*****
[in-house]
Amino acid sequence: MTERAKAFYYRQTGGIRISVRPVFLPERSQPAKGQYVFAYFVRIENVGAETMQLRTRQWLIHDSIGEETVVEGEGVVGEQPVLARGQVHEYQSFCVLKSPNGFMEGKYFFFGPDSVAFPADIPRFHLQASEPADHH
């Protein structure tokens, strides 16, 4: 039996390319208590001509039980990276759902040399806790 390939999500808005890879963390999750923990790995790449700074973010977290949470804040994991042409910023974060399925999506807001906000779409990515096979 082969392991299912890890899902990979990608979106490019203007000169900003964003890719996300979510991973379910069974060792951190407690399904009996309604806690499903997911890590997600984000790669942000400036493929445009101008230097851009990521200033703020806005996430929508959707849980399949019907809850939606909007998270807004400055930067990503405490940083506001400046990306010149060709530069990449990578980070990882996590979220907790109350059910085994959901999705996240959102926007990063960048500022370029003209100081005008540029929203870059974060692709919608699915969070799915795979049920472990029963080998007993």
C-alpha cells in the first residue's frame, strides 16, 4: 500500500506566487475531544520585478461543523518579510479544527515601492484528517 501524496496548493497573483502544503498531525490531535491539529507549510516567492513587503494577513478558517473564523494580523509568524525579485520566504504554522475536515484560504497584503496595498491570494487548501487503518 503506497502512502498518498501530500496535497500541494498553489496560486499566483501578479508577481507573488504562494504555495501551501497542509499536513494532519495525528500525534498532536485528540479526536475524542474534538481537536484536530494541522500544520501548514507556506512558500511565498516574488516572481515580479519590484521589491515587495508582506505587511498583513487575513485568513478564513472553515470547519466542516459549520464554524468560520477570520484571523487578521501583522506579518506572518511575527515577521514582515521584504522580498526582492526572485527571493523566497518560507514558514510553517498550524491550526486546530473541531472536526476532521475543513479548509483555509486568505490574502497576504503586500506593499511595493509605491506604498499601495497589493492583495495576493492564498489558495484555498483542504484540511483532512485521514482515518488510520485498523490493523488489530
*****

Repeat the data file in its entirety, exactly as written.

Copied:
[in-house]
Amino acid sequence: MTERAKAFYYRQTGGIRISVRPVFLPERSQPAKGQYVFAYFVRIENVGAETMQLRTRQWLIHDSIGEETVVEGEGVVGEQPVLARGQVHEYQSFCVLKSPNGFMEGKYFFFGPDSVAFPADIPRFHLQASEPADHH
């Protein structure tokens, strides 16, 4: 039996390319208590001509039980990276759902040399806790 390939999500808005890879963390999750923990790995790449700074973010977290949470804040994991042409910023974060399925999506807001906000779409990515096979 082969392991299912890890899902990979990608979106490019203007000169900003964003890719996300979510991973379910069974060792951190407690399904009996309604806690499903997911890590997600984000790669942000400036493929445009101008230097851009990521200033703020806005996430929508959707849980399949019907809850939606909007998270807004400055930067990503405490940083506001400046990306010149060709530069990449990578980070990882996590979220907790109350059910085994959901999705996240959102926007990063960048500022370029003209100081005008540029929203870059974060692709919608699915969070799915795979049920472990029963080998007993």
C-alpha cells in the first residue's frame, strides 16, 4: 500500500506566487475531544520585478461543523518579510479544527515601492484528517 501524496496548493497573483502544503498531525490531535491539529507549510516567492513587503494577513478558517473564523494580523509568524525579485520566504504554522475536515484560504497584503496595498491570494487548501487503518 503506497502512502498518498501530500496535497500541494498553489496560486499566483501578479508577481507573488504562494504555495501551501497542509499536513494532519495525528500525534498532536485528540479526536475524542474534538481537536484536530494541522500544520501548514507556506512558500511565498516574488516572481515580479519590484521589491515587495508582506505587511498583513487575513485568513478564513472553515470547519466542516459549520464554524468560520477570520484571523487578521501583522506579518506572518511575527515577521514582515521584504522580498526582492526572485527571493523566497518560507514558514510553517498550524491550526486546530473541531472536526476532521475543513479548509483555509486568505490574502497576504503586500506593499511595493509605491506604498499601495497589493492583495495576493492564498489558495484555498483542504484540511483532512485521514482515518488510520485498523490493523488489530